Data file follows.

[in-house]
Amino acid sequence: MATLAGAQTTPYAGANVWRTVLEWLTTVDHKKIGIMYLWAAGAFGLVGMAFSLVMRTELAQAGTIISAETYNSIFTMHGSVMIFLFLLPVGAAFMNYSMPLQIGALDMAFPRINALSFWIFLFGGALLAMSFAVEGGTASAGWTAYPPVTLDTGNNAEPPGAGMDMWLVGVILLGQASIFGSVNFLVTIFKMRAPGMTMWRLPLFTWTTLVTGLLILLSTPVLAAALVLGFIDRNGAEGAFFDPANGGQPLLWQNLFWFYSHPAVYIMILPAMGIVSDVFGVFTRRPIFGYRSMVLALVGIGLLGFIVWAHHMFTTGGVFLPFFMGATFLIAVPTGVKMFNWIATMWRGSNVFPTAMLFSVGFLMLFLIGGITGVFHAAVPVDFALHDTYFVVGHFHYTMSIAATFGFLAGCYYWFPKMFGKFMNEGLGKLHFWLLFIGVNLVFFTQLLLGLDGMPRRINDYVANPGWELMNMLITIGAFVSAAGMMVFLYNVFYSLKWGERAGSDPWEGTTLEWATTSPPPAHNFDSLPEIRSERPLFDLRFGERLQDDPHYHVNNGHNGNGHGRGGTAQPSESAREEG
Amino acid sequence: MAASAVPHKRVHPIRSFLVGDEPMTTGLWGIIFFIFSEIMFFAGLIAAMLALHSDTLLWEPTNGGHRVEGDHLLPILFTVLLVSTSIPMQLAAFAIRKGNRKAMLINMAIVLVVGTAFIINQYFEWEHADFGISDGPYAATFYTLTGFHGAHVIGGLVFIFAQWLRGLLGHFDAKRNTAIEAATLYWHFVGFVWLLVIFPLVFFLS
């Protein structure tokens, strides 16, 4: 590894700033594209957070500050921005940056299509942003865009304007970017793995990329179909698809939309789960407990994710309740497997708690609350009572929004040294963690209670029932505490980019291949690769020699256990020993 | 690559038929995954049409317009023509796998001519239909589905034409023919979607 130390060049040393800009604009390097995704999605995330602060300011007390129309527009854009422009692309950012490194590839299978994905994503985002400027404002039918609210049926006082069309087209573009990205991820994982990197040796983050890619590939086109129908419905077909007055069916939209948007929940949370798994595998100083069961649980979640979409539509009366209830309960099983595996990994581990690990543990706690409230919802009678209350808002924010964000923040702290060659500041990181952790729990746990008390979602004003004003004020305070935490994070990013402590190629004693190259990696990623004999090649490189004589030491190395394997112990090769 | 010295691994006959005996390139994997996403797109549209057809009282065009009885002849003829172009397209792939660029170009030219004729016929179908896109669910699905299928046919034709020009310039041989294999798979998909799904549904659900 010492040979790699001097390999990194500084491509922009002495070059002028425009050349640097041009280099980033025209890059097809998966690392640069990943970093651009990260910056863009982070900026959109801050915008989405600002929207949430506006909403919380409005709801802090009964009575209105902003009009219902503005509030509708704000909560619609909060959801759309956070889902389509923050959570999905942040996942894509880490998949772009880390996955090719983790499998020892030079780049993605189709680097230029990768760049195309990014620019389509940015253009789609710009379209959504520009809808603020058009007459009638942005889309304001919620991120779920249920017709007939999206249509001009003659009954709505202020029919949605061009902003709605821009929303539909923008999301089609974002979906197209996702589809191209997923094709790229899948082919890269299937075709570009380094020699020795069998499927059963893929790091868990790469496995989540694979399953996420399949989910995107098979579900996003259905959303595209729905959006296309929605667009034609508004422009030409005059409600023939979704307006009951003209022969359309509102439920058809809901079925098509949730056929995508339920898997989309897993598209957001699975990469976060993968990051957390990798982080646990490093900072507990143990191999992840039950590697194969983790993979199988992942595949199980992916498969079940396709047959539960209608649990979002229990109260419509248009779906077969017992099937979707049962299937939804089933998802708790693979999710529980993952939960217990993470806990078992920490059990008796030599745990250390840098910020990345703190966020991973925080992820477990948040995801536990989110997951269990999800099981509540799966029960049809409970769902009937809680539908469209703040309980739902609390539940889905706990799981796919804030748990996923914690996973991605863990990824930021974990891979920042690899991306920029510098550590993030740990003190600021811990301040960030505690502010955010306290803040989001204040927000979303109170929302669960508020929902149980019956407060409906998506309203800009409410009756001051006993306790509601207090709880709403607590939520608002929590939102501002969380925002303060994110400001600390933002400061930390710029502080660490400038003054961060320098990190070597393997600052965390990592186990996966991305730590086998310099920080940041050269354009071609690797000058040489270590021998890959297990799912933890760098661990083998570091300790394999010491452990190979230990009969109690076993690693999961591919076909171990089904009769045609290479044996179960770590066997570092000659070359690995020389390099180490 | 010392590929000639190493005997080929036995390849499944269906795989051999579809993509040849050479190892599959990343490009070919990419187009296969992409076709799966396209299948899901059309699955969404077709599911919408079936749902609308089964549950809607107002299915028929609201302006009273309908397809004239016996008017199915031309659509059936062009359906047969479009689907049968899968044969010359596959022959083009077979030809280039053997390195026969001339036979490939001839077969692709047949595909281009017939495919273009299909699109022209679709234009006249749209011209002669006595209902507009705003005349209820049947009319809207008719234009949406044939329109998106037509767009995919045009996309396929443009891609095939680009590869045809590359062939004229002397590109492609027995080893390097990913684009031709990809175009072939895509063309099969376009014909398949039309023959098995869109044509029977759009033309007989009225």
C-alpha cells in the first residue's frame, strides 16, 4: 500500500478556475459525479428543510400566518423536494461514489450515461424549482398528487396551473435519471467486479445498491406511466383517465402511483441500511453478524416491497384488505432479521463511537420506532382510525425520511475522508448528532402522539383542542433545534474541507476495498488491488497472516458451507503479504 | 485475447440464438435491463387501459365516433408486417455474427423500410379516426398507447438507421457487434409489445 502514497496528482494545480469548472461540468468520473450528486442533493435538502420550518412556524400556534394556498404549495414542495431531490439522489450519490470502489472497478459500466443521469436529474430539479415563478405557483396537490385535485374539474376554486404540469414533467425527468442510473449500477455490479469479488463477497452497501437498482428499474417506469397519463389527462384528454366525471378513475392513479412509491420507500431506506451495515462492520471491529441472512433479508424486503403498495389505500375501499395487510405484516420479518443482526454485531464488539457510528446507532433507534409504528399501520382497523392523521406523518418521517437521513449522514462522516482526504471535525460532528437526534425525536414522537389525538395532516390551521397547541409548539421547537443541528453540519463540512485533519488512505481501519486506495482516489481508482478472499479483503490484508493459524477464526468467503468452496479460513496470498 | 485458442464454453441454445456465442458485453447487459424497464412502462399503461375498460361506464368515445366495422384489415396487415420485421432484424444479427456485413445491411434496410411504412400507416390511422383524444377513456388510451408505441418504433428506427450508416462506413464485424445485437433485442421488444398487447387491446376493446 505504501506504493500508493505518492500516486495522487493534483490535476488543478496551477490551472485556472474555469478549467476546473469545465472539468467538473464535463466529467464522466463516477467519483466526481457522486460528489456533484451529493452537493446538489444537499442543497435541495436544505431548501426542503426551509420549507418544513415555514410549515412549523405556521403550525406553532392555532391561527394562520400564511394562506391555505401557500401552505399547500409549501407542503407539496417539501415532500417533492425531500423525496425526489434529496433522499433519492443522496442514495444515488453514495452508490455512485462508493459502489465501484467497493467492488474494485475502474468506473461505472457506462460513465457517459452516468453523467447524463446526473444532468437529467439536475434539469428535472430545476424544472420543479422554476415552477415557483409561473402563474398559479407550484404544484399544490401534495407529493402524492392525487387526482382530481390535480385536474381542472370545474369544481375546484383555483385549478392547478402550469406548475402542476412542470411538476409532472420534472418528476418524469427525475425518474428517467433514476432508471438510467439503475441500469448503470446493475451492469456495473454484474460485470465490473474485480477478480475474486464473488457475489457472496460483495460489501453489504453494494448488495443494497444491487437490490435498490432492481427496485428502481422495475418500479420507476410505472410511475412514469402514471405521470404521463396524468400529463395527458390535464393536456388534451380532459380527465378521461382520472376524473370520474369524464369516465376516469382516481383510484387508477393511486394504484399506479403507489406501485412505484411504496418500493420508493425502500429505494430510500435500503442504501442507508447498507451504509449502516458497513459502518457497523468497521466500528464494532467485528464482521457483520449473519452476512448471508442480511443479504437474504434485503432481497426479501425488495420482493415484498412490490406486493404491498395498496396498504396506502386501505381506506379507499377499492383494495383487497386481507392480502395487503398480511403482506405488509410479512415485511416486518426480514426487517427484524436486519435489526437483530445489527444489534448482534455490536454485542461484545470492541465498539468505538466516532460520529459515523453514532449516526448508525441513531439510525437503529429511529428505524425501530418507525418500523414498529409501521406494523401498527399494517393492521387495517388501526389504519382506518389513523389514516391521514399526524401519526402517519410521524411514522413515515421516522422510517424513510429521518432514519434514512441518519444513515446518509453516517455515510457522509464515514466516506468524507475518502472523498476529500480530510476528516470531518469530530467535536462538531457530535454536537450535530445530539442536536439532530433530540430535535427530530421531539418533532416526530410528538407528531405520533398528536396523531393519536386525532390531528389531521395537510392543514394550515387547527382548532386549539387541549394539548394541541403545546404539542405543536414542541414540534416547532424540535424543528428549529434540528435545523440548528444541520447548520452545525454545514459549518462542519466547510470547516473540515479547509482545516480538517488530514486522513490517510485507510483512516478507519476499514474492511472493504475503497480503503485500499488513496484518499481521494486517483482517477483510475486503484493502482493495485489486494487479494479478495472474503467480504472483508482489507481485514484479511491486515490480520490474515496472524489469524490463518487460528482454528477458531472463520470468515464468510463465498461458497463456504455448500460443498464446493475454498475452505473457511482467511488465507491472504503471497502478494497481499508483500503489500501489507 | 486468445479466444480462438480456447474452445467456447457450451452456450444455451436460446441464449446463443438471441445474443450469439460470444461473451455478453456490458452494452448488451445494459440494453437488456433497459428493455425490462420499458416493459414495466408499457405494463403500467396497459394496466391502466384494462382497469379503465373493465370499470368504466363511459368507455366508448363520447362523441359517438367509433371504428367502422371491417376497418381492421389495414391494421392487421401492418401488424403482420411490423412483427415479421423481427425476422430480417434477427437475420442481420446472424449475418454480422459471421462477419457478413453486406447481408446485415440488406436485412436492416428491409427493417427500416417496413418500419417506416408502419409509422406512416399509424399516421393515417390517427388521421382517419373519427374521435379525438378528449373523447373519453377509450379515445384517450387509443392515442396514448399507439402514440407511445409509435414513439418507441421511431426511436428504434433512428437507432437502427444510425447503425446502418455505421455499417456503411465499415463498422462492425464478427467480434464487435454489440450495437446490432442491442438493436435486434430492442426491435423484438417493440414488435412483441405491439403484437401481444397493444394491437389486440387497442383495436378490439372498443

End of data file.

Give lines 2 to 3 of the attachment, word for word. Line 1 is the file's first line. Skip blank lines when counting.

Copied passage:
Amino acid sequence: MATLAGAQTTPYAGANVWRTVLEWLTTVDHKKIGIMYLWAAGAFGLVGMAFSLVMRTELAQAGTIISAETYNSIFTMHGSVMIFLFLLPVGAAFMNYSMPLQIGALDMAFPRINALSFWIFLFGGALLAMSFAVEGGTASAGWTAYPPVTLDTGNNAEPPGAGMDMWLVGVILLGQASIFGSVNFLVTIFKMRAPGMTMWRLPLFTWTTLVTGLLILLSTPVLAAALVLGFIDRNGAEGAFFDPANGGQPLLWQNLFWFYSHPAVYIMILPAMGIVSDVFGVFTRRPIFGYRSMVLALVGIGLLGFIVWAHHMFTTGGVFLPFFMGATFLIAVPTGVKMFNWIATMWRGSNVFPTAMLFSVGFLMLFLIGGITGVFHAAVPVDFALHDTYFVVGHFHYTMSIAATFGFLAGCYYWFPKMFGKFMNEGLGKLHFWLLFIGVNLVFFTQLLLGLDGMPRRINDYVANPGWELMNMLITIGAFVSAAGMMVFLYNVFYSLKWGERAGSDPWEGTTLEWATTSPPPAHNFDSLPEIRSERPLFDLRFGERLQDDPHYHVNNGHNGNGHGRGGTAQPSESAREEG
Amino acid sequence: MAASAVPHKRVHPIRSFLVGDEPMTTGLWGIIFFIFSEIMFFAGLIAAMLALHSDTLLWEPTNGGHRVEGDHLLPILFTVLLVSTSIPMQLAAFAIRKGNRKAMLINMAIVLVVGTAFIINQYFEWEHADFGISDGPYAATFYTLTGFHGAHVIGGLVFIFAQWLRGLLGHFDAKRNTAIEAATLYWHFVGFVWLLVIFPLVFFLS